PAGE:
Inspired by the Monkey King of Chinese legend, Wukong is a versatile, all-purpose warframe that can be nearly immortal with the right mods. His blueprints can be researched in a dojo (VGO's dojo has them already). The rarest resource they require is Nitain Extract, and the easiest way to get some is to buy it from Nora with Nightwave credits.
- Celestial Twin (#1) creates an AI controlled clone of your Wukong. It has the same weapons as you, and its shield/health values are a multiple of yours. There's no "energy upkeep" for the Twin, only the cost to summon it. When you're using your ranged weapons, the Twin uses melee, and vice-versa. You can press the ability button again while aiming at an enemy to have the Twin focus on it, with a damage bonus. If you use one of the other abilities, the Twin also uses it. You can dismiss it by holding down the ability button for a couple of seconds. The Twin is awesome as backup, particularly for new players, and more importantly it can act as your partner in the "shake hands" emote :).
- Cloud Walker (#2) makes Wukong disappear and envelops your screen in a "mist" visual effect. This lasts for a few seconds, during which you can use your movement controls to fly really fast, passing through enemies and security sensors but not walls. While moving in this mode, your health also recovers. This is awesome for Ayatan hunts and for certain Espionage maps. It's also an important component of your "immortality".
- Defy (#3) makes Wukong assume a mocking stance for a few seconds, drawing aggro from all nearby enemies. Wukong is invulnerable while the gesture lasts. When it ends, Wukong deals a multiple of all the damage dealt to it to nearby enemies, and gains bonus temporary Armor proportional to that damage (up to a maximum of 1500). A nice skill to use when surrounded.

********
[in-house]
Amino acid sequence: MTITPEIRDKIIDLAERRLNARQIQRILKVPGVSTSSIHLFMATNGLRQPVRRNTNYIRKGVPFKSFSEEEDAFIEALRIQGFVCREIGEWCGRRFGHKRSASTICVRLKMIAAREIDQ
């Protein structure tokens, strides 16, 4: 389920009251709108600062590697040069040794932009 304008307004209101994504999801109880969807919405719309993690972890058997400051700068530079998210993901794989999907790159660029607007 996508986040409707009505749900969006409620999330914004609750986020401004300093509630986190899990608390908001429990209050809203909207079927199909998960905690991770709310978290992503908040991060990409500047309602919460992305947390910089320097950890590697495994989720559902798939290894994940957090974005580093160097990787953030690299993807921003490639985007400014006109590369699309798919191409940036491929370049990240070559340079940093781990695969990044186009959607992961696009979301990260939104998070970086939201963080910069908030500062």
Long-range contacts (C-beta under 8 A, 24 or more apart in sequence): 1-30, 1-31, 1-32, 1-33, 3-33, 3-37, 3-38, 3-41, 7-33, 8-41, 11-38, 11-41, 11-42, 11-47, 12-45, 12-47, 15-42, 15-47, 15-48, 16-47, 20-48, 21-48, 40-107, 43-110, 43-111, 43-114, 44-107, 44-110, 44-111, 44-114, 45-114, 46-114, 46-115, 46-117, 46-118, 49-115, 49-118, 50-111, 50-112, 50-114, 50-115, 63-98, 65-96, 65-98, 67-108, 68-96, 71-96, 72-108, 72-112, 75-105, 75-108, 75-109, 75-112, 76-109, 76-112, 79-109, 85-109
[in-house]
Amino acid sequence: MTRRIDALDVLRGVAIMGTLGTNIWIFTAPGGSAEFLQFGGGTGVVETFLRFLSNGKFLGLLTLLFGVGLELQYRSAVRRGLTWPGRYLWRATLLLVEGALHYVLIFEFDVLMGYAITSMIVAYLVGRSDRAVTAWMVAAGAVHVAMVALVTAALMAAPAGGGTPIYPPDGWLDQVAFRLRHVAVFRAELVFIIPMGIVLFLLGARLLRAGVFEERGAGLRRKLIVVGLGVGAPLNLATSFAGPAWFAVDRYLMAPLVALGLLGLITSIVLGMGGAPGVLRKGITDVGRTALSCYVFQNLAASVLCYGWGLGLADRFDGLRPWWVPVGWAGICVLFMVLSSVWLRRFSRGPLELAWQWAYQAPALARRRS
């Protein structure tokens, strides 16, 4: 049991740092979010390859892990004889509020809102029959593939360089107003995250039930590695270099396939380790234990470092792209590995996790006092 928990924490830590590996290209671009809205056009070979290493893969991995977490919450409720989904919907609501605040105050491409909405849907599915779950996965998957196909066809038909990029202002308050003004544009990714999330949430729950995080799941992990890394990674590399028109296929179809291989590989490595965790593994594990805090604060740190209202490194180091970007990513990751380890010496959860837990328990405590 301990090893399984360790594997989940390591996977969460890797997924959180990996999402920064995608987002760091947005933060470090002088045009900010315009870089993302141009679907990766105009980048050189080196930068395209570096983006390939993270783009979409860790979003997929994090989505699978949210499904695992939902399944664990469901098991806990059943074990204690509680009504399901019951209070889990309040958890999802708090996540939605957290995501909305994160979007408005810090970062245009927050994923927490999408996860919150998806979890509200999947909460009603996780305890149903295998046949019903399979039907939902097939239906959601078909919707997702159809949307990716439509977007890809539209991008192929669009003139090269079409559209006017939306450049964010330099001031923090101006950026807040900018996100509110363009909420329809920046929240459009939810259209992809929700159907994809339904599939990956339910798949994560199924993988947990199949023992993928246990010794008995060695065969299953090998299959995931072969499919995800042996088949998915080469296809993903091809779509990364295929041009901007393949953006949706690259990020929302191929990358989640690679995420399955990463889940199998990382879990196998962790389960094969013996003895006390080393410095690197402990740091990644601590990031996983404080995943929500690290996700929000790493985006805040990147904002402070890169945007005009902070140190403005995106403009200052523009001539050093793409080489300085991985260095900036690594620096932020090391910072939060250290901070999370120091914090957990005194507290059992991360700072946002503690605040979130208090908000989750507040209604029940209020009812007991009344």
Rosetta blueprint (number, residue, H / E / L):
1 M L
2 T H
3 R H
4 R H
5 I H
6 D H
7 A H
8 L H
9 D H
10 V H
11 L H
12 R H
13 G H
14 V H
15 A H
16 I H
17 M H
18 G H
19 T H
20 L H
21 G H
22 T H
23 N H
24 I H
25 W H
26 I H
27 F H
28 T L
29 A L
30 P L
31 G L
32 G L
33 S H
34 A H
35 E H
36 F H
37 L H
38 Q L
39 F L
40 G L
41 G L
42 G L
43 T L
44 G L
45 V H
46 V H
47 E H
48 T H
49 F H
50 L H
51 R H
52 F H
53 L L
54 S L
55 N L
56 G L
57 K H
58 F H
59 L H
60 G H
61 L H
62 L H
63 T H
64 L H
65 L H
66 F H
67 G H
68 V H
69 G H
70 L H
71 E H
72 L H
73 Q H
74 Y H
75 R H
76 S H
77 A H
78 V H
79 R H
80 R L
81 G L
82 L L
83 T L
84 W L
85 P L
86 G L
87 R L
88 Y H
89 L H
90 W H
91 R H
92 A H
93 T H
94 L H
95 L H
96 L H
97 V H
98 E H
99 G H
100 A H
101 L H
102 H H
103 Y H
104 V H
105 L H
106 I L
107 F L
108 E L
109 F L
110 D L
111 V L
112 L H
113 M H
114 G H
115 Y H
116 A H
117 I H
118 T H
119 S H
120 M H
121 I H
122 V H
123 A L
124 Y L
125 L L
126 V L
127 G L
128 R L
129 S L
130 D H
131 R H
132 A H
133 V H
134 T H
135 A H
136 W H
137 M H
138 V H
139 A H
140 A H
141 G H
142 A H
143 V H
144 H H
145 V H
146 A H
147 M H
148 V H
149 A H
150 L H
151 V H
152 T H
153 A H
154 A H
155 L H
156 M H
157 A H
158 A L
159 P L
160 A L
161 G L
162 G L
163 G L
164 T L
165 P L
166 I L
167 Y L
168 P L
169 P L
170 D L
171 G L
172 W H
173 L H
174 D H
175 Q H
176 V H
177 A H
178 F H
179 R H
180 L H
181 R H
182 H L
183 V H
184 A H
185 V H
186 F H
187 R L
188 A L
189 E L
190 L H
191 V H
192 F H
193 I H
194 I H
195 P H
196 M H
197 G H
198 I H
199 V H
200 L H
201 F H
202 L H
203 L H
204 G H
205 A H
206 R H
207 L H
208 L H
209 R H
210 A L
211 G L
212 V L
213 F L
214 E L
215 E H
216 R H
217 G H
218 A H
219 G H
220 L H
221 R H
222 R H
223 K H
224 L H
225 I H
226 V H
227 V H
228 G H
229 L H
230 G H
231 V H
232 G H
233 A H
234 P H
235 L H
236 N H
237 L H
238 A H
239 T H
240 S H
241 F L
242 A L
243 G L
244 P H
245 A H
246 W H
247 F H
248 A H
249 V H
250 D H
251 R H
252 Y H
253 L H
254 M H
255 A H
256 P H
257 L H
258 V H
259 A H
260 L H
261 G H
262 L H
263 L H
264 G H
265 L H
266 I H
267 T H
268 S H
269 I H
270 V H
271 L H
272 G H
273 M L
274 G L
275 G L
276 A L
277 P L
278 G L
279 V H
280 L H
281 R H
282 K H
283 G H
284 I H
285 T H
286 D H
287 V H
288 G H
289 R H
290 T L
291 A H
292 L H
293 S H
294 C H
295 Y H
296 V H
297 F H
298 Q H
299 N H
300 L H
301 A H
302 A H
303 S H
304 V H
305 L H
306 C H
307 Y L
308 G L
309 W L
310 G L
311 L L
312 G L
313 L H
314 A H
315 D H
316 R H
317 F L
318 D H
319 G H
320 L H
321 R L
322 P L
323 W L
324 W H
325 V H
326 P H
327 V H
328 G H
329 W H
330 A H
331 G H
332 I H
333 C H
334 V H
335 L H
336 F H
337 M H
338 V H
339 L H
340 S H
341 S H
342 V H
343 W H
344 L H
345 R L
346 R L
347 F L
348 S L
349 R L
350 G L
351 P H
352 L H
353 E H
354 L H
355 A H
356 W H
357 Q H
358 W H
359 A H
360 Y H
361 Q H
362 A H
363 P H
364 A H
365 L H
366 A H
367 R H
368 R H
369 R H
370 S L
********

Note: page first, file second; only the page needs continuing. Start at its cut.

- Primal Fury (#4) summons Wukong's legendary Iron Staff. Like Excalibur's Exalted Blade, this is an exclusive melee weapon with its own built-in stance and its own mod set. It's very strong, and as a staff it has long base range and a large base block angle. When you summon it, your Twin also does the same! It expends the same amount of energy over time whether the Twin is out or not.
The final ability is passive: Wukong essentially has three "extra lives". These come into effect whenever it would be reduced to 0 health. They prevent it from dying, restore some health, and give one of 5 possible bonuses (randomly selected at mission start). Once you're out of extra lives, the game's normal mechanics take over, so you still have the usual 4 revives at that point.
When modding Wukong, you want to increase your Health and Armor as much as possible, but Shields aren't a big priority. For his abilities, Strength and Efficiency are the most important, and Duration is also nice to make you fly further with Cloud Walker, but range is secondary. There's one specific mod you should try to get for your Wukong: Hunter Adrenaline. This gives you energy when you take damage to your Health, and it's what can make Wukong truly immortal combined with timely usage of Cloud Walker. It can be obtained from Cetus bounties, or traded with other players.
As with other "exclusive weapon" abilities, Primal Fury can be used to bypass "no melee weapon" restrictions on special maps. The Celestial Twin also ignores weapon restrictions.